In the last post where I did this, I expressed concern that the Devils would regress in February.  That unfortunately happened for everyone on this list except for Ilya Kovalchuk. Some had it worse than others. Brian Rolston's and Zubrus' fell but they put up 5 and 6 goals, respectively so it's not so bad. They remained above 10%.   Patrik Elias' and David Clarkson's shooting percentage dropped like an anvil from a cliff.   Elias' drop is forgivable in that he had a hand in several of the goals scored by Zubrus and Rolston.  He shot quite a bit on that line in February (1 for 35) and right now (1 for 14), so his season's percentage dropped below 10%.  David Clarkson just stopped being hot and being stuck on an offensively-impaired fourth line didn't give him many opportunities to shoot a lot, much less score.  He's just above his career low in shooting percentage this season.

Speaking of the fourth line, at least Adam Mair was consistent. Mair went goal-less again and so his season's percentage decayed below that 2.7% threshold.   Mair isn't guaranteed a regular spot in the lineup anymore and when he does play, it's usually with non-offensive players like Clarkson and Rod Pelley.  Short of a few strikes out of nowhere, it wouldn't surprise me if he hits a career low in shooting percentage.

The only other Devil who appears destined for a new career low in shooting percentage is Zajac. He's been at a career low for this season in each of the three times I looked at percentages.  Even with the recent 3 goals from 15 shots, he's still below 9% for the season.  Either he needs to get hot, or he'll remain in that 8% range through the rest of the season. 

Still, only Mair and Zajac have that unfortunate mark of a career low in shooting percentage this season.  The other 5 active Devils forwards are still above their respective lows, with Kovalchuk pulling himself out of it in February and these first two weeks of March.  Curiously, only two Devils have avoided setting a new low for their careers this season: Arnott (who was traded) and Dainius Zubrus.  Zubrus is yet to score this month, but if percentages hold, then he should be able to pot a couple in over the next 8 games. Don't misunderstand me, I do expect his shooting percentage to drop. It's highly unlikely for him to earn a percentage over 20% for a third straight month, especially after going goalless in this first 6 games.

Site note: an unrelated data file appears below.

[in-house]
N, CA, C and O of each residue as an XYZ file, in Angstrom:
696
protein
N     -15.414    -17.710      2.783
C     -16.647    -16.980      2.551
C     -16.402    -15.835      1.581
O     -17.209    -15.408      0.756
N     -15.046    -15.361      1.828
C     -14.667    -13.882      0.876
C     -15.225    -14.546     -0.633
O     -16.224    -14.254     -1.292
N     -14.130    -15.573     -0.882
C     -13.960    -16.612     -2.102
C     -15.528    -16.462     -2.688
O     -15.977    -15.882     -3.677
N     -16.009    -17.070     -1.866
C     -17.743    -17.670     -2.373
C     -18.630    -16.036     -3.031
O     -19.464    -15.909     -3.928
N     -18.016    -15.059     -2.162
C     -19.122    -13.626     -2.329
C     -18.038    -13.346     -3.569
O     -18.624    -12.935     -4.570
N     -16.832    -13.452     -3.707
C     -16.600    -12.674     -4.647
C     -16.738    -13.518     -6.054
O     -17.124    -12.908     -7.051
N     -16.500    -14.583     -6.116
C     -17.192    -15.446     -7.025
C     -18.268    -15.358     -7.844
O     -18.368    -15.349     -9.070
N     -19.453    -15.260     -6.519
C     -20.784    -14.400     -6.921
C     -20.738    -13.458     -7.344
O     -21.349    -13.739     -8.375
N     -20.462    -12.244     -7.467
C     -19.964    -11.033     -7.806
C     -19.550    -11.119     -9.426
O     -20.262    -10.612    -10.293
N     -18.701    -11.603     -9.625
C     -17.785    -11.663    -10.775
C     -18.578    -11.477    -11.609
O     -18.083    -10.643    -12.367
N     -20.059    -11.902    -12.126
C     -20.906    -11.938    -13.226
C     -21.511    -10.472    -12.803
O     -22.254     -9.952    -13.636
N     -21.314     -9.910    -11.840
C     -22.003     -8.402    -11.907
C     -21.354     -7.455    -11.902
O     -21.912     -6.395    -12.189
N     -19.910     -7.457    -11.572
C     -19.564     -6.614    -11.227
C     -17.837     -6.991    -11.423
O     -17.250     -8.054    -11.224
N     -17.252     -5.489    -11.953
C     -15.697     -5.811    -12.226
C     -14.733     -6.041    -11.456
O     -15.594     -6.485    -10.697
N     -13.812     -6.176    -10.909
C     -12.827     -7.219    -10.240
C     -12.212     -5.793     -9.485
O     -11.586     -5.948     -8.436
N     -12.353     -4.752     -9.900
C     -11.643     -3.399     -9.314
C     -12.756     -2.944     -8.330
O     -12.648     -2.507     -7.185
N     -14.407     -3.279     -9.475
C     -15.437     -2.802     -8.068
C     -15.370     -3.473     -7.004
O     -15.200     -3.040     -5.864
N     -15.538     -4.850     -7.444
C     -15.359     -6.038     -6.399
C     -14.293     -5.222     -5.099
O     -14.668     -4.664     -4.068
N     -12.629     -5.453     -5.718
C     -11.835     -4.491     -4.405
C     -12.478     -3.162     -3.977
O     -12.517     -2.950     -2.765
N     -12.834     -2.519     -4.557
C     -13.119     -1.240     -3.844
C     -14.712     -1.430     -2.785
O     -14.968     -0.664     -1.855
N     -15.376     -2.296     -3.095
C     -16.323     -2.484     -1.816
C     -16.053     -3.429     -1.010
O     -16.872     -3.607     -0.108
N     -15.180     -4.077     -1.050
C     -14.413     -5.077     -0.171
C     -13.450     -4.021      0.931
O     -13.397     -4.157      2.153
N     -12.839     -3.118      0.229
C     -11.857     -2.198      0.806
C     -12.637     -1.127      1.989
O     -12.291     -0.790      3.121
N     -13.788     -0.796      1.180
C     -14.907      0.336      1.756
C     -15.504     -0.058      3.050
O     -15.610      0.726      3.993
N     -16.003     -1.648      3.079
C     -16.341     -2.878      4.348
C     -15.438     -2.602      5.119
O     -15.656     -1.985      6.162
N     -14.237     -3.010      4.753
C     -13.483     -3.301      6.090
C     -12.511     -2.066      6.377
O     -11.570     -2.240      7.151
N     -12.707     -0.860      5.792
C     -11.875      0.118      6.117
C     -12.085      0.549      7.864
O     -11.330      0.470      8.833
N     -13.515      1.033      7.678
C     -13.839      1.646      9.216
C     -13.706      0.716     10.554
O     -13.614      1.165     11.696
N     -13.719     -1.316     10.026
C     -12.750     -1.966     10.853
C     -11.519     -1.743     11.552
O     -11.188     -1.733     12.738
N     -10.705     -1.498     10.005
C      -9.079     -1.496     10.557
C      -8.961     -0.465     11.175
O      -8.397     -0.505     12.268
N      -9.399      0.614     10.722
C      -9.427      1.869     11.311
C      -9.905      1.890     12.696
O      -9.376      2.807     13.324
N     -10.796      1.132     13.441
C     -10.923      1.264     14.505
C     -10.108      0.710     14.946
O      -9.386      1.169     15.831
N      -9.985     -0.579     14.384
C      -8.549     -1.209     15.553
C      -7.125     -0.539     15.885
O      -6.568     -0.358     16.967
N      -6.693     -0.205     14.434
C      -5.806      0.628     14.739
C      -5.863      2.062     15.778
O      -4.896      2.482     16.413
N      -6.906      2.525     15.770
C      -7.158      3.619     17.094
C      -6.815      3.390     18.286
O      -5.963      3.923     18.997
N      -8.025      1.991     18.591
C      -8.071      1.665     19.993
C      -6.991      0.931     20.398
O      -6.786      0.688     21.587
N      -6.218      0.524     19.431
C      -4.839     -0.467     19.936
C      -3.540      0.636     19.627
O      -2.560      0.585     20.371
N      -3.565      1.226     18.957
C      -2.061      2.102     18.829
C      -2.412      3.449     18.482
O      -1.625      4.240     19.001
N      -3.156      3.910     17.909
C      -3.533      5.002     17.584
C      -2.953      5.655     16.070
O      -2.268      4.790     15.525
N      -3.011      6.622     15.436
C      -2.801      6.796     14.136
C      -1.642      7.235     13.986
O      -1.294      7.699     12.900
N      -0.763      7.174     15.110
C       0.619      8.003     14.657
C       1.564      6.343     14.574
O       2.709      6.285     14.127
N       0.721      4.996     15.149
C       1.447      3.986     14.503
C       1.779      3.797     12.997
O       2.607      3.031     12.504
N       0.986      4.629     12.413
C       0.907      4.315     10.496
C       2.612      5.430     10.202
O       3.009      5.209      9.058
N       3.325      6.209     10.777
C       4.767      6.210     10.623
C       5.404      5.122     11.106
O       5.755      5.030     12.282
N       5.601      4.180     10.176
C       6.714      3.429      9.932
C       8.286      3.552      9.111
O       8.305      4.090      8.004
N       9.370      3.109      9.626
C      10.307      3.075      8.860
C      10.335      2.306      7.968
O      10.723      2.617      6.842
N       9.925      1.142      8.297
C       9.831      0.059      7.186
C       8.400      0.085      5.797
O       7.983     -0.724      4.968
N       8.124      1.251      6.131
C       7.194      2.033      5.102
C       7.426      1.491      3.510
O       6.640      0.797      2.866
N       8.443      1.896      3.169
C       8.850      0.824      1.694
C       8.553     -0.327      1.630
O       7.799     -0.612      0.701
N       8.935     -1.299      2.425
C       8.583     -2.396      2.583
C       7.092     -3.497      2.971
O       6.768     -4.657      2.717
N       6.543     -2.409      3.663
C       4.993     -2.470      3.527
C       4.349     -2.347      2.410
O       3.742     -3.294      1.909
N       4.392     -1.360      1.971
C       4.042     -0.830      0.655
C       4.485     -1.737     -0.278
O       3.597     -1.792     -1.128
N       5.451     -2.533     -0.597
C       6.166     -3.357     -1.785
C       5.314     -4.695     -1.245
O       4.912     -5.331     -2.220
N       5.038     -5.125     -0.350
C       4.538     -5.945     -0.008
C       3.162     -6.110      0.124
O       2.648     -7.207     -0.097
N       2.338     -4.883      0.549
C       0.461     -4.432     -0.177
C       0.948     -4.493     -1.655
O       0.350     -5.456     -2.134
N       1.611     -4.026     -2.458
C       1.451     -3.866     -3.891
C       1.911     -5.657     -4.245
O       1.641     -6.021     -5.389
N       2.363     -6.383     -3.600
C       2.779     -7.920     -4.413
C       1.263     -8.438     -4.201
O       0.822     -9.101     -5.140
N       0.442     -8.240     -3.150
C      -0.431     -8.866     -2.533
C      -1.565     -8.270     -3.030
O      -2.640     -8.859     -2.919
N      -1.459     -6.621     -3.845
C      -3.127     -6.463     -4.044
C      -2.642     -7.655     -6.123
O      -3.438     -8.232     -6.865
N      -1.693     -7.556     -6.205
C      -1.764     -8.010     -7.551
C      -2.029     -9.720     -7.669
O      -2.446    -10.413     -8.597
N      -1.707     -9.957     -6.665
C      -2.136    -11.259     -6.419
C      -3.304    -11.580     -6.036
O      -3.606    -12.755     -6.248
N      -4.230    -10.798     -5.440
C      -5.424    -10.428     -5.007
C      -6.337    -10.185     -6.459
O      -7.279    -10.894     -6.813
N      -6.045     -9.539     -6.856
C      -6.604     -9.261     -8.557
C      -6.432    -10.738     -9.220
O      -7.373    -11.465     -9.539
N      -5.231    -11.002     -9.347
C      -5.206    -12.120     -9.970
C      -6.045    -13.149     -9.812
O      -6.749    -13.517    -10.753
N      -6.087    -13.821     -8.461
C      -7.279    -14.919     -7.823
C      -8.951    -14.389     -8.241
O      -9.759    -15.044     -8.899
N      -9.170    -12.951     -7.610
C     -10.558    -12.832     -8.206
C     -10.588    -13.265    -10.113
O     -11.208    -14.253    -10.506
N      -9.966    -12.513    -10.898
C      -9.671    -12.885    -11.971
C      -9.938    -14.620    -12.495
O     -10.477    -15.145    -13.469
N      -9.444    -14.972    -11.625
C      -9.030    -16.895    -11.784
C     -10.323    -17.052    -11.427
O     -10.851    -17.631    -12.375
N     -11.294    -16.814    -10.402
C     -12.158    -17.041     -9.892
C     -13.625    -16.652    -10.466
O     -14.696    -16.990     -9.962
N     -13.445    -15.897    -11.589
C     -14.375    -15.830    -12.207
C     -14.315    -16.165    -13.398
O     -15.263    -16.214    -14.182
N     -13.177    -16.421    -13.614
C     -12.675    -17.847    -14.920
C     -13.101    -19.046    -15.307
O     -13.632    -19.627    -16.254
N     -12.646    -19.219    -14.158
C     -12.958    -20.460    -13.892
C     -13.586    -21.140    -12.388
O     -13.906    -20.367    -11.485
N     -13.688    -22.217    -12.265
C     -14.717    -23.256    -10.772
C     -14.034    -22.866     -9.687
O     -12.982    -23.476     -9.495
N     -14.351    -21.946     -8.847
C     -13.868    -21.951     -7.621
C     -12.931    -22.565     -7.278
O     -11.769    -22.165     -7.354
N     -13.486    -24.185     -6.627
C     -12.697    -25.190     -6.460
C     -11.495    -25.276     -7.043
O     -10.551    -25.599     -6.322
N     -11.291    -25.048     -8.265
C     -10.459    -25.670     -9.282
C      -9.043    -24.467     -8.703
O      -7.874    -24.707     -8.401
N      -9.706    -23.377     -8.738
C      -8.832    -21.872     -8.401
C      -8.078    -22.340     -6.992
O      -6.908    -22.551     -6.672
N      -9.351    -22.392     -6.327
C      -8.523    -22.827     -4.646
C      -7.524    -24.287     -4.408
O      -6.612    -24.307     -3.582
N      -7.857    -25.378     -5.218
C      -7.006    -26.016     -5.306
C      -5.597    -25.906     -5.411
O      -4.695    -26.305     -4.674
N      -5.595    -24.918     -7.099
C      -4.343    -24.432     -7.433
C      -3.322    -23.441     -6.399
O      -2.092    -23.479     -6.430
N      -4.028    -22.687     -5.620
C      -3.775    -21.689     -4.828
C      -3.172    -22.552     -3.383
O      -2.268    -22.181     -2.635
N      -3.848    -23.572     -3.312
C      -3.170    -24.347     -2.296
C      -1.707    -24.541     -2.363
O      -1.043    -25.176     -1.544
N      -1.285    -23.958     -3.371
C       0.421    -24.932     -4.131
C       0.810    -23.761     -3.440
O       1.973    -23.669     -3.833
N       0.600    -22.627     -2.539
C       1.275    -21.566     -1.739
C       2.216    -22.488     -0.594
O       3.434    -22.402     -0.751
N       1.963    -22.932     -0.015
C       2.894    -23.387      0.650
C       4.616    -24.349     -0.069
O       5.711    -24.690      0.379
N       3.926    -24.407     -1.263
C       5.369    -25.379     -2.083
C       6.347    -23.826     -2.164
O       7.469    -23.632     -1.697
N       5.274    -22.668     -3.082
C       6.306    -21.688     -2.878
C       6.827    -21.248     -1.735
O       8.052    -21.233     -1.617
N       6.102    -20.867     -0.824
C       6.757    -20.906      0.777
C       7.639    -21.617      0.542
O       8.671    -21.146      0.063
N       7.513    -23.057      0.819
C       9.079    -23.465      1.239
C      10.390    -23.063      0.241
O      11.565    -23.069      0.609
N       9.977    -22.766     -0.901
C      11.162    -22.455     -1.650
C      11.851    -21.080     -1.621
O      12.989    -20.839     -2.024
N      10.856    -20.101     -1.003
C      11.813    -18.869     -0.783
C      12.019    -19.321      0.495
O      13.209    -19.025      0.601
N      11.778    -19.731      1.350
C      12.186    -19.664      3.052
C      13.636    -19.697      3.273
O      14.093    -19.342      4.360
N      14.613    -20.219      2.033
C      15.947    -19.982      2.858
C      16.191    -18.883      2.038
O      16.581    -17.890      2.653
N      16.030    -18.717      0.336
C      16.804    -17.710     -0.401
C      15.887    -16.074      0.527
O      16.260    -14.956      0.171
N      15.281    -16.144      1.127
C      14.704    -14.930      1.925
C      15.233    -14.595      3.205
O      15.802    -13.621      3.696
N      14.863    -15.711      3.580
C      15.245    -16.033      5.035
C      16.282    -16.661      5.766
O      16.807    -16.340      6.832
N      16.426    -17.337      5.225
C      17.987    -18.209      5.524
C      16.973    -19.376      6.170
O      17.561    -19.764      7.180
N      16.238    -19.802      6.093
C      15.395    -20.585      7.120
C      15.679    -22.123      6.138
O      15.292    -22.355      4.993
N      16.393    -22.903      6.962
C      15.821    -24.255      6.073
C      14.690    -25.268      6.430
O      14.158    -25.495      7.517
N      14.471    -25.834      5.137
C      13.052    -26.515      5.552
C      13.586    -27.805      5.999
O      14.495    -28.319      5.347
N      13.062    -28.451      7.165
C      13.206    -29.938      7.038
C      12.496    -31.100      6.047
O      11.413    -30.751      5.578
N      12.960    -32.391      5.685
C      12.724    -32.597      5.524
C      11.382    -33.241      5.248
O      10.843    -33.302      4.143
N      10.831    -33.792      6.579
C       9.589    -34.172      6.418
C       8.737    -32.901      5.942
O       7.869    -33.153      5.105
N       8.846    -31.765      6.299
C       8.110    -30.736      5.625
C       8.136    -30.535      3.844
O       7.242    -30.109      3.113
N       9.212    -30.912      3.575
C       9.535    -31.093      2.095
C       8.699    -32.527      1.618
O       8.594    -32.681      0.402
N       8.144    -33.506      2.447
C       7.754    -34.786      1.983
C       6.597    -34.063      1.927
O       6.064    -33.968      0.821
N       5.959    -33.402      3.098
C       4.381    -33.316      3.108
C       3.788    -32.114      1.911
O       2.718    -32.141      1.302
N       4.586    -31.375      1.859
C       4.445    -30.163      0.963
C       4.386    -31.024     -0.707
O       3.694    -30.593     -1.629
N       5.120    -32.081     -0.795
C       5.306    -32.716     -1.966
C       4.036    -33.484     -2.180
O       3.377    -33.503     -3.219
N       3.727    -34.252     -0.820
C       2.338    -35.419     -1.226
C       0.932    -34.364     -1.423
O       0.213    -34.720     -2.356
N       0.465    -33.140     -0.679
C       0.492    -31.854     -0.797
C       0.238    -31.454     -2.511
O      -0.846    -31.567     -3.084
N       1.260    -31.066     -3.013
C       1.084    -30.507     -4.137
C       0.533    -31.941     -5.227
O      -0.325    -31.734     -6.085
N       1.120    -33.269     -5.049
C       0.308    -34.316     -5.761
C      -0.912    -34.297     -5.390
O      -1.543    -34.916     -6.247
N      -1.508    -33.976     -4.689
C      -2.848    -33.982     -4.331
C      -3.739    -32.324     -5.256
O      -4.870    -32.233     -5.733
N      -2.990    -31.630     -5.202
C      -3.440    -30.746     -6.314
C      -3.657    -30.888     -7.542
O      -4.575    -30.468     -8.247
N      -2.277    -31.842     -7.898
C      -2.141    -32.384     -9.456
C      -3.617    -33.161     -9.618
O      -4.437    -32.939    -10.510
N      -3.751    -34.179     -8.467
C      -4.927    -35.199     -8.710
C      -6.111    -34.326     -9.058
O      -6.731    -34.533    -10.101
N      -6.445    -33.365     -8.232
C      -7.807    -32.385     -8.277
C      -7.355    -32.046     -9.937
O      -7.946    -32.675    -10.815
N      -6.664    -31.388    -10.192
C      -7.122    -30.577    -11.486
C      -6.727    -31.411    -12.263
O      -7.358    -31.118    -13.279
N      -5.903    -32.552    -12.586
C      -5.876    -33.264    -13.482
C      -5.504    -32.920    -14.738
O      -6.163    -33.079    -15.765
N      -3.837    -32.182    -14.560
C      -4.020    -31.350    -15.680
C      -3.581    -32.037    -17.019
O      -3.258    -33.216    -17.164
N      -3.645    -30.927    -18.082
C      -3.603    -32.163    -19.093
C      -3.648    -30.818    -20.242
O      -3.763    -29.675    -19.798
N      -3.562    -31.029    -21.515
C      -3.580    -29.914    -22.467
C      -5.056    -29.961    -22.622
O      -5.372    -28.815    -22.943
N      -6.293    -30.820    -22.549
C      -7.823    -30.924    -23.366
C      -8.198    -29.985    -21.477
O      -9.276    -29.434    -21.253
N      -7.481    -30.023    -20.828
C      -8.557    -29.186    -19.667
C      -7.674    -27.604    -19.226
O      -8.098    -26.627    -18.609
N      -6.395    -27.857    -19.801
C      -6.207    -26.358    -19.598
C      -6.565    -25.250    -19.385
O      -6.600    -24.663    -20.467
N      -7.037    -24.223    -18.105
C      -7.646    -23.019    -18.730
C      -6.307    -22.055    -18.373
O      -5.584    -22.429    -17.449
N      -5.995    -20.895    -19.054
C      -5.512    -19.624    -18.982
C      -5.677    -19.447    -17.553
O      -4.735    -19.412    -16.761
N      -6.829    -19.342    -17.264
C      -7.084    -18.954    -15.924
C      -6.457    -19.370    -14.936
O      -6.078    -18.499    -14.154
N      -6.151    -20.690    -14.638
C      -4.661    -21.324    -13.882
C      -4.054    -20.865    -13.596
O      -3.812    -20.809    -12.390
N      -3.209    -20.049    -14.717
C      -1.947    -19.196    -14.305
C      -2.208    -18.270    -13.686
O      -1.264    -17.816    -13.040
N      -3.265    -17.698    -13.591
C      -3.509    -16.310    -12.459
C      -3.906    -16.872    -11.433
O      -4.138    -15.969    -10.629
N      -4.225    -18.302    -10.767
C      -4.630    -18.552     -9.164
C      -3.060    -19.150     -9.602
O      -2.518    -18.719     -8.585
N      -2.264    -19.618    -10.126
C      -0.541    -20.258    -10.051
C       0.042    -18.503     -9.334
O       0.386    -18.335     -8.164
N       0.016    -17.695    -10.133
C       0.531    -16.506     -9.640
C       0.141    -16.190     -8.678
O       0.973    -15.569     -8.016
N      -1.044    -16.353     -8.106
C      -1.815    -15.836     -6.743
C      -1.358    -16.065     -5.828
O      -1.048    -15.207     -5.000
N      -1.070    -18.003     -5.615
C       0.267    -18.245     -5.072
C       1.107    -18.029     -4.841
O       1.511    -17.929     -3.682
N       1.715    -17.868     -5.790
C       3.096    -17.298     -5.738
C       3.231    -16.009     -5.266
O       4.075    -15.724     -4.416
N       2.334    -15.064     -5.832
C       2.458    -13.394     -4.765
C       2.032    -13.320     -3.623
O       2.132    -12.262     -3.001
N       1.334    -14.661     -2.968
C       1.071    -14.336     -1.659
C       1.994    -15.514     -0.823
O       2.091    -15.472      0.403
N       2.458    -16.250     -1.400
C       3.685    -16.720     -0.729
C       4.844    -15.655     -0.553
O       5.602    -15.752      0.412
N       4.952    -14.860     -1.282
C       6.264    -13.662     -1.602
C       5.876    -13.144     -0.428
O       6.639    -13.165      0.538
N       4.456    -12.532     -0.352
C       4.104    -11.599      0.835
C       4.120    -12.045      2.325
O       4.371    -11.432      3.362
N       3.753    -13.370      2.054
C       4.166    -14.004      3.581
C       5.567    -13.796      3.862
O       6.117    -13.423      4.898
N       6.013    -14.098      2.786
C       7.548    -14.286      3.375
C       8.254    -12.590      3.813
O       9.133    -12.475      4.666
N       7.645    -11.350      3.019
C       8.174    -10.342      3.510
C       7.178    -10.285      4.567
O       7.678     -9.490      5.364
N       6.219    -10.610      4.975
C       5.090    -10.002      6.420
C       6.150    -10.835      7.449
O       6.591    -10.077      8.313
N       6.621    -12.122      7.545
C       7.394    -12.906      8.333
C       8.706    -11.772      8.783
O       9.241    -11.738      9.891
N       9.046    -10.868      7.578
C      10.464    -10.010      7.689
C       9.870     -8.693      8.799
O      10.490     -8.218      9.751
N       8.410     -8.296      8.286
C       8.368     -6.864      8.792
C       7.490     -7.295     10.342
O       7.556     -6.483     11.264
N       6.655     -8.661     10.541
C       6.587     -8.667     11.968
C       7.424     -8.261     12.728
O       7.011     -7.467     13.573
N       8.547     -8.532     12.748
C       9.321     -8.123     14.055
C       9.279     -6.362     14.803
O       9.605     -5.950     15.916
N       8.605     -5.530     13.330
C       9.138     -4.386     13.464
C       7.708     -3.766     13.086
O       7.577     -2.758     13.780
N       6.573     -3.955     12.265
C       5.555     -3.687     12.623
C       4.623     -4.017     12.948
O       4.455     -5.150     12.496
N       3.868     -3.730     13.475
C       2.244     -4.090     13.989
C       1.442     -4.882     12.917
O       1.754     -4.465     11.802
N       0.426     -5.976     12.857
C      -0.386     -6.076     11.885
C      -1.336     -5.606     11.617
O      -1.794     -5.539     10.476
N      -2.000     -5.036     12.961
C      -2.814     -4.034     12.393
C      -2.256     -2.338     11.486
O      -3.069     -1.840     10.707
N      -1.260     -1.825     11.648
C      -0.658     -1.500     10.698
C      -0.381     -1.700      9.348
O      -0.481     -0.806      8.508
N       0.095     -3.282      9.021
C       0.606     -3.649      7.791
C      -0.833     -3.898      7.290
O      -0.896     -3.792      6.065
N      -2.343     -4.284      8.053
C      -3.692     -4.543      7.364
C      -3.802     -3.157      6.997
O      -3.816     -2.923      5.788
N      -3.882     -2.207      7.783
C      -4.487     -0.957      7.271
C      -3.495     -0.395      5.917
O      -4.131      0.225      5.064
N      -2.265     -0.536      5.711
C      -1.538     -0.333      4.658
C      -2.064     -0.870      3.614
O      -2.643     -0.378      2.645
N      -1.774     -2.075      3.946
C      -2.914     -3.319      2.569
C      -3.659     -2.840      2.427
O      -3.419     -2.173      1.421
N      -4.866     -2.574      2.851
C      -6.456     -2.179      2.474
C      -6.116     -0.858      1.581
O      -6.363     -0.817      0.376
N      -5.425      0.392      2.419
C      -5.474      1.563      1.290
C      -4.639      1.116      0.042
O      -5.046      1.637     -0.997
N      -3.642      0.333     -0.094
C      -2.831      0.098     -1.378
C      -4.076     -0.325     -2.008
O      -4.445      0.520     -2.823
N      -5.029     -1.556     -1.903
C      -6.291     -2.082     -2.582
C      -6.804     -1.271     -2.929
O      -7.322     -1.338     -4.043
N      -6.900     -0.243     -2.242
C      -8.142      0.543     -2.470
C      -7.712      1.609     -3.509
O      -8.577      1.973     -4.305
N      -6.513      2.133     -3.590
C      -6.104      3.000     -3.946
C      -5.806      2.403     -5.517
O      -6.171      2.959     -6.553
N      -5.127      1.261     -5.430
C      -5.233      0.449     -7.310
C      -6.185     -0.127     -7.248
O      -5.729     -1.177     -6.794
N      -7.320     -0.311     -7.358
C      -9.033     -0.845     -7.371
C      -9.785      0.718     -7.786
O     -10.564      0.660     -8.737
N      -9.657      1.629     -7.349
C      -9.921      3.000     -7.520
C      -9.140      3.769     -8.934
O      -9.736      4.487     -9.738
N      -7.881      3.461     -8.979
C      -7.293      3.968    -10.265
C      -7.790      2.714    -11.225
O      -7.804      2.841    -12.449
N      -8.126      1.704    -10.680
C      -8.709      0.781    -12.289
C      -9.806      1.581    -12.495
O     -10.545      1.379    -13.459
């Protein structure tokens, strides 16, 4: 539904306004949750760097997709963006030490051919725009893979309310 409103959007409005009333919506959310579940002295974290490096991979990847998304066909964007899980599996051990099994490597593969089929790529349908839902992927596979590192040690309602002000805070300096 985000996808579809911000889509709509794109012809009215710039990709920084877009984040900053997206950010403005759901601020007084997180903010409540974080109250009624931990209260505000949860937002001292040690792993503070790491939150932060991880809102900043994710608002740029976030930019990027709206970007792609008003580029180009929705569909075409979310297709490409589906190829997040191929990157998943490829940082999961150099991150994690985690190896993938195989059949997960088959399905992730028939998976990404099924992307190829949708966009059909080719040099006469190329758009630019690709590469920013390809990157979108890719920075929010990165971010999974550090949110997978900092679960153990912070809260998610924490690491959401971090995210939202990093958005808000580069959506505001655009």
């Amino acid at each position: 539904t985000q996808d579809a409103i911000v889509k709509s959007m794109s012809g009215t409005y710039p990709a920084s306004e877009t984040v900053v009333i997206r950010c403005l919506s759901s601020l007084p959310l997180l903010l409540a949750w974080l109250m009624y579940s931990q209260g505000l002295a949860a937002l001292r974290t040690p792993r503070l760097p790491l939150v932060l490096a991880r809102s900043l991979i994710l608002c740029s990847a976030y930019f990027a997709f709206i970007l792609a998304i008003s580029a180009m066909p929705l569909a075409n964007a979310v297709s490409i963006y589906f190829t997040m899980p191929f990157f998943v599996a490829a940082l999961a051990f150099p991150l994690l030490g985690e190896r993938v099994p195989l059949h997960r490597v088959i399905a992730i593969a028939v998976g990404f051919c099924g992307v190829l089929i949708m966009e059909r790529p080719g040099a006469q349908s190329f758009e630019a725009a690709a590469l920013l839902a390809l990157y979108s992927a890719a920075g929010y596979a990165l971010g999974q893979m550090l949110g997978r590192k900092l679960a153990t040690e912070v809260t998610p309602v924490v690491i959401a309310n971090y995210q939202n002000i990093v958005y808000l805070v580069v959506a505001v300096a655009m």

So what now?

I also expect some other players to bounce back from February, which saw quite a bit of regression.  Already, Elias, Clarkson, and Zajac are on pace to do just that.  While Rolston's percentage slipped in February, it may slip further since 12.2% for February is still quite good - especially on this team.  Zubrus has regressed, though I think he'll get something this month.  My doubts on Mair are clear, since just playing every night is no longer a guarantee.   The big wild card is Kovalchuk.   He's currently at 16% for March and his season percentage is still on the lower end compared to the rest of his career.  Staying around 16% in March is an impressive enough feat by itself.  I don't think it's outlandish to think Kovalchuk might be able to sustain a high percentage for the rest of the season given his career so far.

All the same, the team - veteran forwards as well as everyone else - has improved with respect to shooting percentage among so many other parts of the game.  It's unclear as to why it has.  When Matt did a recent look at the team's shooting locations, he found that the percentages shot up but mentioned the distances have only slightly increased.  So it's not like they are getting closer to fire them in.   Perhaps the Devils are just luckier now after suffering from horrible luck for the first three months?  Perhaps they didn't run into hot goaltender after hot goaltender? A definitive answer remains hidden; but the progress cannot be denied.   For the Devils' sake, let's hope it's also sustainable if not able to be further improved upon.

What do you think of the shooting percentages of the veteran forwards in this third look at their season so far?  Do you think most percentages will bounce back up in March after some regression in February?  What about Ilya Kovalchuk, do you think he'll be able to maintain his high monthly percentages?  Do you think Mair will score another goal this season?  Please leave your answers and other thoughts in the comments. Thanks for reading.